11 Appendix A: Review of the Application for candidacy Any items that have been highlighted in the candidate letter need to be addressed as soon as the consultation process starts. If there are issues concerning the legal status, the consultant will need to look at the school s documentation and consult with the appropriate IB office. The consultant must ensure that the school understands the implications of these requirements and has planned actions to address these requirements. If there are issues for the school to address the consultant should contact the IB office. Requirements for candidacy: PYP Requirements for candidacy: PYP Requirements that must be in place for the school to be recognized as a candidate school Requirements that do not impede candidacy but which will need the school s immediate attention upon becoming a candidate school 1. Legal entity The school is registered as a legal entity with an educational purpose. 2. School name There is no IB trademark in the name of the school. The school ensures that its registration as a legal entity is valid throughout its relationship with the IB. New schools that are aiming to become authorized sooner than the normal three-year authorization process should discuss the feasibility of their timeline with the consultant. 3. School mission and philosophy (A.1) 4. Multiple campus school (if applicable) 5. Continuum of IB s (if applicable) The school s mission and philosophy align or can be aligned with those of the IB without making it necessary for the school to give up a major part of its own mission or philosophy. If the school applies to be a multi-campus school it meets the requirements according to the rules. There is no gap or planned gap between consecutive IB s at the school. The school s mission and philosophy value education that goes beyond academic development and encourages awareness beyond the individual. 6. Structure of the All students in all grade/year levels in the school, or in the primary division of the school (3 12 years old), are engaged in the PYP. In order to support transdisciplinary learning, the school plans for each student to spend most of his or her time with one classroom teacher. The school must have or plans to have at least two consecutive grades/year levels to be eligible for authorization. 7. Programme coordinator (B1.4) The coordinator has been or will be appointed at the start of the trial implementation. 8. Budget (B2.1) The school has the written commitment of the authorities that will finance the project of implementing the. The school s budget includes the correct IB fees and projected costs for professional development. 9. Commitment to professional development (B2.3) The head of school or designee has attended the required workshop. The school has plans to meet the professional development requirements for authorization. 10. Languages Where one of the IB working languages (English, French or Spanish) is not included as a language of instruction, the school must contact the relevant IB office to seek advice. The school makes provisions for students to learn a language in addition to the language of instruction, at least from the age of seven. Page 10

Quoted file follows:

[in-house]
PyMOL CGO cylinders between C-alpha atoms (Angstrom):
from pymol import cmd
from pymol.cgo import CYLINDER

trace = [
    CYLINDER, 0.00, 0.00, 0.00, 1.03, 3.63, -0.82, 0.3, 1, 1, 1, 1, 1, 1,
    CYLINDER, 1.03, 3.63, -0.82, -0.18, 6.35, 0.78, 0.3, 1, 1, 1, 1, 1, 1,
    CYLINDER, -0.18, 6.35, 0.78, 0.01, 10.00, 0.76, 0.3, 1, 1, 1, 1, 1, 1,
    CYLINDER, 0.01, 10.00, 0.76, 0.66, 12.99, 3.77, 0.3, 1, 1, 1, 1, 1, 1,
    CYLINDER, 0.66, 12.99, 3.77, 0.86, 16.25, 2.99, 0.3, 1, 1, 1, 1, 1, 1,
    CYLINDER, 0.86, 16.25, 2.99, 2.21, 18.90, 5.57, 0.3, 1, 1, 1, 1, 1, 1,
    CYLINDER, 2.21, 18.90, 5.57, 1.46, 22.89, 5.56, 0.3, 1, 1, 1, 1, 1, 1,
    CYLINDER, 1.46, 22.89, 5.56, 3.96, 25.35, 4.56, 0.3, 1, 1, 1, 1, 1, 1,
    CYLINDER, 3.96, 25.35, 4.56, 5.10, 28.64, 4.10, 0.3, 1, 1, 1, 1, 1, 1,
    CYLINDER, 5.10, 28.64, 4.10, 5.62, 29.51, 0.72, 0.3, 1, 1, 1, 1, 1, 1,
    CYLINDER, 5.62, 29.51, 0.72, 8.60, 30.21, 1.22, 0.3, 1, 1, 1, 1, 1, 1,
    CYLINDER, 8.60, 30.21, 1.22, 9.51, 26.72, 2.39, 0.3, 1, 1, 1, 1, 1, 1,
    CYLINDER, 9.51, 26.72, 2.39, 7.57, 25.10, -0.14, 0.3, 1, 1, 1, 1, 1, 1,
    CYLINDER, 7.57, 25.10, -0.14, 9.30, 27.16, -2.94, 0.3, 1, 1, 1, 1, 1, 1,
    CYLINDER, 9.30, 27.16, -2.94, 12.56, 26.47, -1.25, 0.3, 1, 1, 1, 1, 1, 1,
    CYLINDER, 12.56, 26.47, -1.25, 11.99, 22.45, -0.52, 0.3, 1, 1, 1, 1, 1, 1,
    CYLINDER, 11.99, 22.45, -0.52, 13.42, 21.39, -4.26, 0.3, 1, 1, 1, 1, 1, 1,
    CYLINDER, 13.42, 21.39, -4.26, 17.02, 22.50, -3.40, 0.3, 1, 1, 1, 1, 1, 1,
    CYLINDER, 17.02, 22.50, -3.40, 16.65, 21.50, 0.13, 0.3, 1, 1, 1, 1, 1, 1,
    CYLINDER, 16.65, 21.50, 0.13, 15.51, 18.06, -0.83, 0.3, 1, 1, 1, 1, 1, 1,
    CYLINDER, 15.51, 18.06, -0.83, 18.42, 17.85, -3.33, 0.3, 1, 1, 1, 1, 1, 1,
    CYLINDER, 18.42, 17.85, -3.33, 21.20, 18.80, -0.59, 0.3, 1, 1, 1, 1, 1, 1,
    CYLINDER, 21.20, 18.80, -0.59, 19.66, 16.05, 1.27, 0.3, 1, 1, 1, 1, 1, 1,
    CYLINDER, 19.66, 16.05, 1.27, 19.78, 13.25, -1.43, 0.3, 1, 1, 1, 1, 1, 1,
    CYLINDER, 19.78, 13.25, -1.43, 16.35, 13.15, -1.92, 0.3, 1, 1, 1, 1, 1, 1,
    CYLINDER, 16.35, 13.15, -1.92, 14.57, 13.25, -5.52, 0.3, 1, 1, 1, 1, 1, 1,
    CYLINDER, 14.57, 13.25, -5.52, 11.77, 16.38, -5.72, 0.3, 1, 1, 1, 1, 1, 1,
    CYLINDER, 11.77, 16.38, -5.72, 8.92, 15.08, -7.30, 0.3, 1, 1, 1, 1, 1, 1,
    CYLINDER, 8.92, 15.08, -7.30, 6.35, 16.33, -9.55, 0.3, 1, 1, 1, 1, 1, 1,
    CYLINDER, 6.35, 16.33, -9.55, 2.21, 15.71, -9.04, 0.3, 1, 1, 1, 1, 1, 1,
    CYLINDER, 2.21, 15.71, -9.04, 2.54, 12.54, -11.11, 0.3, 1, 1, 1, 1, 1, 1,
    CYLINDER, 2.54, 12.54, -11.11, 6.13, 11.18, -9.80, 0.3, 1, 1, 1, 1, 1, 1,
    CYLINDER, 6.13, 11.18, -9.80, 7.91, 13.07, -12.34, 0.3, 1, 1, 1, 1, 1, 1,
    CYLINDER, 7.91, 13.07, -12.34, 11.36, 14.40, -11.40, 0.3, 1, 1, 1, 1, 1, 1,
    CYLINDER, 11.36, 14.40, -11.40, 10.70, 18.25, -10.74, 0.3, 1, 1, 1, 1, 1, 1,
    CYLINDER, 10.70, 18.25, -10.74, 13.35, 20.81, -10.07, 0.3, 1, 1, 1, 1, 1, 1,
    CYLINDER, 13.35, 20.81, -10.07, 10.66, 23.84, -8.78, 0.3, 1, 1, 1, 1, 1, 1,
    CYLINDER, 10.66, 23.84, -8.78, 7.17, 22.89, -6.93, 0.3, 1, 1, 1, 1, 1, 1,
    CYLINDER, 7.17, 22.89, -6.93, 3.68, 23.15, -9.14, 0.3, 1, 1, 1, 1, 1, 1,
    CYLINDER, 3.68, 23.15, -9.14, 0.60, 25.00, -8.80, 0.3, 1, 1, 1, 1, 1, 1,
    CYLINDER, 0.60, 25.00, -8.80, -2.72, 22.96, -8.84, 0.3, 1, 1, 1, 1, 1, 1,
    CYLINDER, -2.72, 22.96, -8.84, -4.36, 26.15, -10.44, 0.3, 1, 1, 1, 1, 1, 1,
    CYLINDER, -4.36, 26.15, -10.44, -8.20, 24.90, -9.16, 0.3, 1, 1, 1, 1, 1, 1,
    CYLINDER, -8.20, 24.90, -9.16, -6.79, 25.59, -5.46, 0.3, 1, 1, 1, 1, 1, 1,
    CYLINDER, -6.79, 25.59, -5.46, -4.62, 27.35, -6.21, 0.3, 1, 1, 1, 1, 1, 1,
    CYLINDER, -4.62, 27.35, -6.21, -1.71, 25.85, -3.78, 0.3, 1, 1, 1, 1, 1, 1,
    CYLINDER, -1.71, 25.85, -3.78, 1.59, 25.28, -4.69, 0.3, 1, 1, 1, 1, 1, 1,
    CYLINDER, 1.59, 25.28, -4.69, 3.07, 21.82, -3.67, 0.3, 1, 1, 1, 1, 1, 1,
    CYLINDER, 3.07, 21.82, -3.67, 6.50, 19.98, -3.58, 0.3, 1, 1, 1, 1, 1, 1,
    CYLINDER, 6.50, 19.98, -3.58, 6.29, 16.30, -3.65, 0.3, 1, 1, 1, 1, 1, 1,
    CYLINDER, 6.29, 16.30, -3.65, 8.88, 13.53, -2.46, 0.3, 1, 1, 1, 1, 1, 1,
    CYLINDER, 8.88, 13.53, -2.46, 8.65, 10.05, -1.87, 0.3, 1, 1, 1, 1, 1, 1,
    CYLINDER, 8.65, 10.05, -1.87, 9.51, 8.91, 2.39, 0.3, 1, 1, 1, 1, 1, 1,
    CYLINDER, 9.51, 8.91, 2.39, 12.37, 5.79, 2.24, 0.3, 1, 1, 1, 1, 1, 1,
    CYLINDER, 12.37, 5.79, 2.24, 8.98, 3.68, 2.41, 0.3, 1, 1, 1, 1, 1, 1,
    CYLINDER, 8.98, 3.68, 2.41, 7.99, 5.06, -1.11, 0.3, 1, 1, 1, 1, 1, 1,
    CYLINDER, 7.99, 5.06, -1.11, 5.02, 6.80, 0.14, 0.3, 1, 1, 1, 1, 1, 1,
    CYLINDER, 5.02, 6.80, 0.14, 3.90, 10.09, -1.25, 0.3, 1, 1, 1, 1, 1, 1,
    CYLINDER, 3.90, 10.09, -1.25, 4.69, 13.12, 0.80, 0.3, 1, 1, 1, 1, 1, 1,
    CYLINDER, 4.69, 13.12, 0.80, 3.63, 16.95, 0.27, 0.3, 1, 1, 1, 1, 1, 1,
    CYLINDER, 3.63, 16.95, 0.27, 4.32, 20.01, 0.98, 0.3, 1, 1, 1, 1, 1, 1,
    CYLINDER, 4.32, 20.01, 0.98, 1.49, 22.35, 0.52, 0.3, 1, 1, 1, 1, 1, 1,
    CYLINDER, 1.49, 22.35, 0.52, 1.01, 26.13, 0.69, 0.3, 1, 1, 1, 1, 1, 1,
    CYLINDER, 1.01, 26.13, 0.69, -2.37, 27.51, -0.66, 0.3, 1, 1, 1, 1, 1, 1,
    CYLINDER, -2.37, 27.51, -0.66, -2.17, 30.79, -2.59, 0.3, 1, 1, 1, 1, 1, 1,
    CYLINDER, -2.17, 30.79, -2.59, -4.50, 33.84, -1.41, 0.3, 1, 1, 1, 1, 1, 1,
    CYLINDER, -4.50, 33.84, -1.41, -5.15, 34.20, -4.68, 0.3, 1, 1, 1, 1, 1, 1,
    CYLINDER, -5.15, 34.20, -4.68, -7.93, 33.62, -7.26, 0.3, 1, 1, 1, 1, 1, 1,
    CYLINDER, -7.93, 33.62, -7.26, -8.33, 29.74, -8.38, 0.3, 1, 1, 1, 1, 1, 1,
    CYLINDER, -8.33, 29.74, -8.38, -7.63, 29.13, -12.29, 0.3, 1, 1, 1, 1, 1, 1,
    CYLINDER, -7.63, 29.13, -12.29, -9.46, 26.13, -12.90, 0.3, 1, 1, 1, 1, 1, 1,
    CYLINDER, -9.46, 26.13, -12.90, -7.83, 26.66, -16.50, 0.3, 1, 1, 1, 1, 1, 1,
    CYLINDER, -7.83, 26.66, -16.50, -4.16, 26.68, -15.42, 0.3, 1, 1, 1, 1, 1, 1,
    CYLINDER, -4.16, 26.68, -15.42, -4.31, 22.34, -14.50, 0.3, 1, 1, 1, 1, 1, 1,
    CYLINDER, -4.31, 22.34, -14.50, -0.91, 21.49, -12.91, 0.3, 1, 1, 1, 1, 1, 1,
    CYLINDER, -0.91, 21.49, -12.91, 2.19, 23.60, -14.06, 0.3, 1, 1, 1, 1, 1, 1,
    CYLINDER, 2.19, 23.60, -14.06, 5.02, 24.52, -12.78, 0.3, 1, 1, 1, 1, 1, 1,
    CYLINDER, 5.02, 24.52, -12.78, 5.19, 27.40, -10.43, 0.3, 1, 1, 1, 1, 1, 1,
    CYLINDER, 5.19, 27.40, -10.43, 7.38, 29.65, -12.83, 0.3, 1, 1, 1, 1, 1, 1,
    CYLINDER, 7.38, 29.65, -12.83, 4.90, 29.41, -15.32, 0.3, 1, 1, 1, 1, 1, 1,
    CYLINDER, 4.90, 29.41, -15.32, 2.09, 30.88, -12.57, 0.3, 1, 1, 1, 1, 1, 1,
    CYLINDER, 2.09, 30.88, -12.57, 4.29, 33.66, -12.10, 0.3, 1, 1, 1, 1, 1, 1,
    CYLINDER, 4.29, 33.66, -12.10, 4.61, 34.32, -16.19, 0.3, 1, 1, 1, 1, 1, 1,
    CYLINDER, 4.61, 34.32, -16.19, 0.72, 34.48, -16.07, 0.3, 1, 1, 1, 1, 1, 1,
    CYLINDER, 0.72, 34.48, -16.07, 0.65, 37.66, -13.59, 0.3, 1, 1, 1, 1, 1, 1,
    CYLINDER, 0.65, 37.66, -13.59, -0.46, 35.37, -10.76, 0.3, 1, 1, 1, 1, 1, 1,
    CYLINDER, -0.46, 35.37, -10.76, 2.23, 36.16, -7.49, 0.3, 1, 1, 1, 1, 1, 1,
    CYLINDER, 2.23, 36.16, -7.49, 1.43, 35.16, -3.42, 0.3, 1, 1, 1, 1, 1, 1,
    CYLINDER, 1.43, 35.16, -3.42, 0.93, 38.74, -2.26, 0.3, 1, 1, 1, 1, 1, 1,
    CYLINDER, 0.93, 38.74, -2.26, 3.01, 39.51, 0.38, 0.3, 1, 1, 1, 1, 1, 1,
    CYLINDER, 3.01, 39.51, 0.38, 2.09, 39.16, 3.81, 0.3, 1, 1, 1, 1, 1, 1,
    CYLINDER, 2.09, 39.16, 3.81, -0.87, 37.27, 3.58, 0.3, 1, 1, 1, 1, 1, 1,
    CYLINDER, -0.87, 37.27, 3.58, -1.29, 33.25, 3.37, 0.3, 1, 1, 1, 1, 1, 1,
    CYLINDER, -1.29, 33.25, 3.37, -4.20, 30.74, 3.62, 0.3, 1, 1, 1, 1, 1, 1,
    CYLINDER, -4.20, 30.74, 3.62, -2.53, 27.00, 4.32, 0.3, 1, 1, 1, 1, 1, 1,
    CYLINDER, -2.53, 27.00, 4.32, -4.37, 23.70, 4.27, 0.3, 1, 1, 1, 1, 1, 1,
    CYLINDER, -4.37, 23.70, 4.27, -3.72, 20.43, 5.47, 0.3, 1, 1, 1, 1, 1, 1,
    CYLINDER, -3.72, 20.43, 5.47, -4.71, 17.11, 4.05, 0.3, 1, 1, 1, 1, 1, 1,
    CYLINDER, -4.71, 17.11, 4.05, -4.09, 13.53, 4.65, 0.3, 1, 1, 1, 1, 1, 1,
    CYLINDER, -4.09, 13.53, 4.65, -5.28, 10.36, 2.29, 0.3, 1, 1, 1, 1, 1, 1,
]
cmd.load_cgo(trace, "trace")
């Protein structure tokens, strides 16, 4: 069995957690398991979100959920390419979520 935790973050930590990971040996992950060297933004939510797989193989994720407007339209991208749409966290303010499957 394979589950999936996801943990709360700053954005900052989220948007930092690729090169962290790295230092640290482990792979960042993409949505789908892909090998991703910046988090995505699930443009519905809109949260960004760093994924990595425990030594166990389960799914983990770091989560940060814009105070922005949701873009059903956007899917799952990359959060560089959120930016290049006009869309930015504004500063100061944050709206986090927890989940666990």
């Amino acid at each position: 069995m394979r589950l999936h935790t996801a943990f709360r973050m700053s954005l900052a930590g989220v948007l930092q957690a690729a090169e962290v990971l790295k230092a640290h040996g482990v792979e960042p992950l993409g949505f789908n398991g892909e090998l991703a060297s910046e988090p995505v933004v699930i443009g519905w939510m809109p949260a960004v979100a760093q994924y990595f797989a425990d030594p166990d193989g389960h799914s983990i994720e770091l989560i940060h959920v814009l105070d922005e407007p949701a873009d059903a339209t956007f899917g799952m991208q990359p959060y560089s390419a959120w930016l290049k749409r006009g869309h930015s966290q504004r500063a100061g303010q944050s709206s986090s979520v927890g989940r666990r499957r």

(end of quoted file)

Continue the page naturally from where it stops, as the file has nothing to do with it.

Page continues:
12 The appointed coordinator is proficient in one of the IB working languages. 11. Action plan The school has designed an action plan to reflect its journey towards authorization. 12. Support from the school community (A.3) The school gains the support of other stakeholders in the school community in addition to its leadership team and governing body. Requirements for candidacy: MYP Requirements for candidacy: MYP Requirements that must be in place for the school to be recognized as a candidate school Requirements that do not impede candidacy but which will need the school s immediate attention upon becoming a candidate school 1. Legal entity The school is registered as a legal entity with an educational purpose. The school ensures that its registration as a legal entity is valid throughout its relationship with the IB. New schools that are aiming to become authorized sooner than the normal three-year authorization process should discuss the feasibility of their timeline with the consultant. 2. School name There is no IB trademark in the name of the school. 3. School mission and philosophy (A.1) The school s mission and philosophy align or can be aligned with those of the IB without making it necessary for the school to give up a major part of its own mission or philosophy. The school s mission and philosophy value education that goes beyond academic development and encourages awareness beyond the individual. 4. Multiple campus school (if applicable) If the school applies to be a multi-campus school it meets the requirements according to the rules. 5. Partner schools (if applicable) If the school applies to be a partner school: there is an educational continuum across the partner schools there is an MYP coordinator who coordinates the across the partner schools collaborative planning takes place across the partner schools. The partnership has planned to meet the professional development requirements for each partner school separately. 6. Continuum of IB s (if applicable) There is no gap or planned gap between consecutive IB s at the school. 7. Length of The proposed length of MYP is in accordance with the requirements. 8. Programme coordinator (B1.4) The coordinator has been or will be appointed at the start of the trial implementation. 9. Budget (B2.1) The school has the written commitment of the authorities that will finance the implementation of the. The school s budget includes the correct IB fees and projected costs for professional development. Page 11